Clarke County Board of Education members decided last week that they don’t want to pursue an ethics complaint filed against Superintendent Demond Means with the state Professional Standards Commission in May.
The complaint—filed by a Newnan lawyer on behalf of an anonymous group of clients—alleged that Means plagiarized a passage from a self-help book in a memo to staff, inappropriately accepted payment for teaching an AVID training course while also pushing the BOE to hire the company, and questioned whether he completed his dissertation.
The PSC wrote to the school board in June asking it to investigate the allegations. The school district’s attorney, Michael Pruett, told the board that PSC likely perceived the complaint as merely “local political turmoil.”
Most of the discussion at the Nov. 7 work session centered around the plagiarism allegation. Several board members—including retired teacher Greg Davis and two college professors, Patricia Yager and Kara Dyckman—criticized Means for lifting the passage without attribution, but said it didn’t rise to the level of an ethics complaint. Means said he didn’t know who to cite, because no author was given where he saw the passage. Patrick McKee, the Newnan lawyer, traced it back to a book by Luis E. Romero.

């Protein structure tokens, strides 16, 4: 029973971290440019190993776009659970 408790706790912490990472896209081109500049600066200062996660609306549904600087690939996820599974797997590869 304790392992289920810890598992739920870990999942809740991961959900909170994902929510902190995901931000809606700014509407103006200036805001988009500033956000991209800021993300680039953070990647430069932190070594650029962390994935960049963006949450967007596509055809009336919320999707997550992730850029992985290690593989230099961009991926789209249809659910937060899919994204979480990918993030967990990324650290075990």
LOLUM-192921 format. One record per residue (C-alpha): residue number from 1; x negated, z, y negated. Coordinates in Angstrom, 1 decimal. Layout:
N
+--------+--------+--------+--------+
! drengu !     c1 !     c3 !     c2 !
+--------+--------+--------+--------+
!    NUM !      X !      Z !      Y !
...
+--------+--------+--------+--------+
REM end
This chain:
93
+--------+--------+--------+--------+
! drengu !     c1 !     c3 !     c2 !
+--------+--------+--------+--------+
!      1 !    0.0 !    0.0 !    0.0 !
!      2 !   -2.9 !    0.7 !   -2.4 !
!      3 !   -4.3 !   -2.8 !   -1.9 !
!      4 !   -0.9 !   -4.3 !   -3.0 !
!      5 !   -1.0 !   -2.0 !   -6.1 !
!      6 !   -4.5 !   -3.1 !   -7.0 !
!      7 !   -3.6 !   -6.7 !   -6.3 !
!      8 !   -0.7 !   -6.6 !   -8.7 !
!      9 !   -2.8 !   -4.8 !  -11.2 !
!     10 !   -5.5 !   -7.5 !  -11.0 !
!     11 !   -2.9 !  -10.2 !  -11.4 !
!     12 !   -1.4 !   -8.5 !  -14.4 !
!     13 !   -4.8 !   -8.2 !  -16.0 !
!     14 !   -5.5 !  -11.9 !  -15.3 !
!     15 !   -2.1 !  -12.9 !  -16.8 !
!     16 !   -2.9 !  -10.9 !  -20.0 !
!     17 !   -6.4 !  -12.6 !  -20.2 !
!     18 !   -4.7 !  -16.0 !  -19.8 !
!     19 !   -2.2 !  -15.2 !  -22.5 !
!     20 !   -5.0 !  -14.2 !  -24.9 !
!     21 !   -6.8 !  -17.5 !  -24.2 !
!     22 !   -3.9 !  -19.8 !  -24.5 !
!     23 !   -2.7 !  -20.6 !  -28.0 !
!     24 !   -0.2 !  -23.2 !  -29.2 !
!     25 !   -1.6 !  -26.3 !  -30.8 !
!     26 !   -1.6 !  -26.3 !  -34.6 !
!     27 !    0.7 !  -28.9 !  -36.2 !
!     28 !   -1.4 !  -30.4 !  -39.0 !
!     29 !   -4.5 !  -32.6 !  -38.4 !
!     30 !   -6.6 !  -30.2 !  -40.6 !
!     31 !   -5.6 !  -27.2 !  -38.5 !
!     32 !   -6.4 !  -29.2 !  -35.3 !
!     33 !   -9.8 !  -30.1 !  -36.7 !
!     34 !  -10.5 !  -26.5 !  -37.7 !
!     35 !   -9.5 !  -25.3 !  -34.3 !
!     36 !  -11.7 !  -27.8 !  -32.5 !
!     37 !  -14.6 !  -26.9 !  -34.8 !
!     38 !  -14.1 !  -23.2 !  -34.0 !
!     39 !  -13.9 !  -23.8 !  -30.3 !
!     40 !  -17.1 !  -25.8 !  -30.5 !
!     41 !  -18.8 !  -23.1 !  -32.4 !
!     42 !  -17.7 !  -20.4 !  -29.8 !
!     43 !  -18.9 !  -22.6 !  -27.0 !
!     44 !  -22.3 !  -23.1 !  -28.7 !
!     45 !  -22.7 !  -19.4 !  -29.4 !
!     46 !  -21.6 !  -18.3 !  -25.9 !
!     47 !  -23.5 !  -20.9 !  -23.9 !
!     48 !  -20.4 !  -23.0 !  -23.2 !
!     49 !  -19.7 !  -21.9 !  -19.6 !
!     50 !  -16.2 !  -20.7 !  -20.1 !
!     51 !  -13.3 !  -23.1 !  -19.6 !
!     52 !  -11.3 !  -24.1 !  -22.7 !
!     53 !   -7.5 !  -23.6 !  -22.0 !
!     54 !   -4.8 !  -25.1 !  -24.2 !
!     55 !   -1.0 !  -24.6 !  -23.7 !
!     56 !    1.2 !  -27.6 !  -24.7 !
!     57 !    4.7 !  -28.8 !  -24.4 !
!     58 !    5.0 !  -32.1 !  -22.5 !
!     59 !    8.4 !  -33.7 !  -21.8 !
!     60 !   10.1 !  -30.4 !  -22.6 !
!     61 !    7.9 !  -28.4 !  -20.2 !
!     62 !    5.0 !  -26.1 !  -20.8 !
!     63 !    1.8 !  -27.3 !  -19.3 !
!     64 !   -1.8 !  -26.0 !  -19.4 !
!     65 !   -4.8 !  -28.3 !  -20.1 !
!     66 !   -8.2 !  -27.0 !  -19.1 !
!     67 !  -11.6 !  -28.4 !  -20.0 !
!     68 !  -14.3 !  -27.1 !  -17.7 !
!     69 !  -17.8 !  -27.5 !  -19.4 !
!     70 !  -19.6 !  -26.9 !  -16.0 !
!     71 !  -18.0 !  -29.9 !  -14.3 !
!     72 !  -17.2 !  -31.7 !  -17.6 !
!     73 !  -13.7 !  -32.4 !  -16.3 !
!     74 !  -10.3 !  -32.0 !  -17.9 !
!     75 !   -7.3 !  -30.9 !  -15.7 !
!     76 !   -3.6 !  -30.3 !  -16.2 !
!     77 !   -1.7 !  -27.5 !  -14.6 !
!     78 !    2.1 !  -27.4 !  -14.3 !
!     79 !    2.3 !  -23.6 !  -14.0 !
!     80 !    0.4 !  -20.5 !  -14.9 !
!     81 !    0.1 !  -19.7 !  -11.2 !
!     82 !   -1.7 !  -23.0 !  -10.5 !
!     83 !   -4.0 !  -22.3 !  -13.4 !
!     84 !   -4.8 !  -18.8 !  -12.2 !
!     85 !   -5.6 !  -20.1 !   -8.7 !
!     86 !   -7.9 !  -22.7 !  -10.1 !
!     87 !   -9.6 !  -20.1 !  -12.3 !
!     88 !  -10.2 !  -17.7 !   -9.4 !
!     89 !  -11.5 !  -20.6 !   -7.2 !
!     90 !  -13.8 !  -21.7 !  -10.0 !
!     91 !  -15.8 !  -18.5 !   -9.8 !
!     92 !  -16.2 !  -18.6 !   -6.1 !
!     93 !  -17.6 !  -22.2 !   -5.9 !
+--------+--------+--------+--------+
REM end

On the AVID issue, Means said he did his “due diligence” by informing Charles Worthy, then the board president, of his work for AVID before he was officially hired as superintendent. But Worthy, who was not at the work session, apparently did not tell the rest of the board, because members seemed surprised when Means revealed in April that he had been teaching courses for AVID. The board had approved an approximately $500,000 contract with AVID to train CCSD teachers the previous June. Board Vice President Linda Davis and former president Jared Bybee later said there was not a conflict of interest.
Means also told the board that he posted his dissertation to the online database ProQuest. McKee had questioned whether he finished it because no copies were known to exist. The education department at Means’ alma mater, Cardinal Stritch University in Milwaukee, did not require PhD candidates to submit their dissertations to the school library, as many universities do, in 2005, but previously confirmed to Flagpole that he completed the program.
Means and board President LaKeisha Gantt lamented the anonymous nature of the complaint, with Means calling it a “witch hunt” and suggesting it was racially motivated.
The board also discussed another anonymous complaint, this one filed with the accreditation agency Cognia, formerly known as SACS and AdvancED, accusing the board of micromanagement. In his response to Cognia asking it to investigate, Means singled out board member John Knox, who clashed with Means over former Cedar Shoals principal Derrick Maxwell. Means and Knox revealed Thursday that they are attending restorative justice circles with the Athens-based Georgia Conflict Center.
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